You can also opt to get the Universal certification for working with all kinds of appliances. Coursework, prep material, and exam sites are provided by organizations such as the RSES and ESCO Institute.
#3 North American Technician Excellence (NATE)
NATE offers a variety of specialty certifications for technicians with different proficiency levels. To get any NATE certification, in addition to passing a core exam, you must also pass a specialty exam.
There are two categories of these specialty exams: installation and service. There are several certifications available under each category.
Besides those certifications, NATE also offers Industry Competency Exams. These exams cover a range of HVAC skills for residential and commercial systems. Section 608 certification and other certifications are also included in ICE.
Some states require certification from the state government, and other states only require local certification. You can find out about the HVAC training opportunities in your state in the table below:
|Alabama||Alabama State Board of Heating and Air Conditioning Contractors|
|Alaska||Regulation of Mechanical Administrators|
|Arizona||Arizona Registrar of Contractors|
|Arkansas||Heating, Ventilation, Air Conditioning & Refrigeration Licensing Board|
|California||Contractors State License Board|
|Colorado||State licensing not required. Local licensing may be.|
|Connecticut||Department of Consumer Protection|
|Delaware||Board of Plumbing, Heating, Ventilation, Air Conditioning and Refrigeration Examiners|
|District of Columbia||Board of Industrial Trades|
|Florida||Construction Industry Licensing Board|
|Georgia||State Construction Industry Licensing Board|
|Hawaii||Department of Commerce & Consumer Affairs, Professional and Vocational Licensing|
|Idaho||Division of Building Safety|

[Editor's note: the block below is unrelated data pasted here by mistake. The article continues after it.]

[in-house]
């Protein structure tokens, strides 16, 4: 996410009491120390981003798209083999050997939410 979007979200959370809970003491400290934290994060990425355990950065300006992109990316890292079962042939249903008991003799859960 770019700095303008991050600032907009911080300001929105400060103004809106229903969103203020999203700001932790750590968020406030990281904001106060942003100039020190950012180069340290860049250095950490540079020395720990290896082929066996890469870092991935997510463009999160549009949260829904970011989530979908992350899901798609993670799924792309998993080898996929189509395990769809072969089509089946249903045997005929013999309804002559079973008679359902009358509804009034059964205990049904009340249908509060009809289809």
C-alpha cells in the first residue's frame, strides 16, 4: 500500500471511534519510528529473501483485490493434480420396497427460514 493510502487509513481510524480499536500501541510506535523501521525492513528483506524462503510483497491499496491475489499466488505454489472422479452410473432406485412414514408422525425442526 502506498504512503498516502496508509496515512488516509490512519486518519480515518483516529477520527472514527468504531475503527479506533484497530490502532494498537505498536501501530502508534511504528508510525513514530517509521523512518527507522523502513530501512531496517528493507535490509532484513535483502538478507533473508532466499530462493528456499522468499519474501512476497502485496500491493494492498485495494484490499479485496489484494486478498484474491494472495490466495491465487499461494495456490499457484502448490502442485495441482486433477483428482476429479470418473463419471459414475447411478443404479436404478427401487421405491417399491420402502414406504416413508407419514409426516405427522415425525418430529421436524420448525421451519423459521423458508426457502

|Illinois||State licensing not required. Local licensing may be.|
|Indiana||State licensing not required. Local licensing may be.|
|Iowa||Iowa Plumbing and Mechanical Systems Board|
|Kansas||State licensing not required. Local licensing may be.|
|Kentucky||Public Protection Cabinet, Department of Housing, Buildings & Construction|
|Louisiana||Louisiana State Licensing Board for Contractors|
|Maine||State licensing not required. Local licensing may be.|
|Maryland||Board of Heating, Ventilation, Air Conditioning, and Refrigeration Contractors|
|Massachusetts||Department of Public Safety|
|Michigan||Department of Licensing and Regulatory Affairs|
|Minnesota||Department of Labor & Industry|
|Mississippi||State Board of Contractors|
|Missouri||State licensing not required. Local licensing may be.|
|Montana||Montana Department of Labor & Industry|
|Nebraska||Department of Labor|
|Nevada||State Contractors Board|
|New Hampshire||State licensing not required. Local licensing may be.|
|New Jersey||Division of Consumer Affairs|
|New Mexico||New Mexico Regulation & Licensing Department|
|New York||State licensing not required. Local licensing may be.|
|North Carolina||State Board of Refrigeration Examiners|
|North Dakota||Secretary of State|
|Ohio||Department of Commerce|
|Oklahoma||Construction Industries Board|
|Oregon||Construction Contractors Board|
|Pennsylvania||Pennsylvania Department of Labor & Industry|
|Rhode Island||Department of Labor and Training, Workforce Regulation and Safety|
|South Carolina||Residential Builders Commission|
|South Carolina||Contractor’s Licensing Board|
|South Dakota||State licensing not required. Local licensing may be.|
|Tennessee||Board for Licensing Contractors|
|Texas||Department of Licensing and Regulation|
|Utah||Division of Occupational and Professional Licensing|
|Vermont||State licensing not required. Local licensing may be.|
|Virginia||Department of Professional and Occupational Regulation, Board for Contractors|
|Washington||Department of Labor & Industries|
|West Virginia||Division of Labor Contractor Licensing|
|Wisconsin||License, Permit and Registration Services|
|Wyoming||State licensing not required. Local licensing may be.|
What is an HVAC Technician?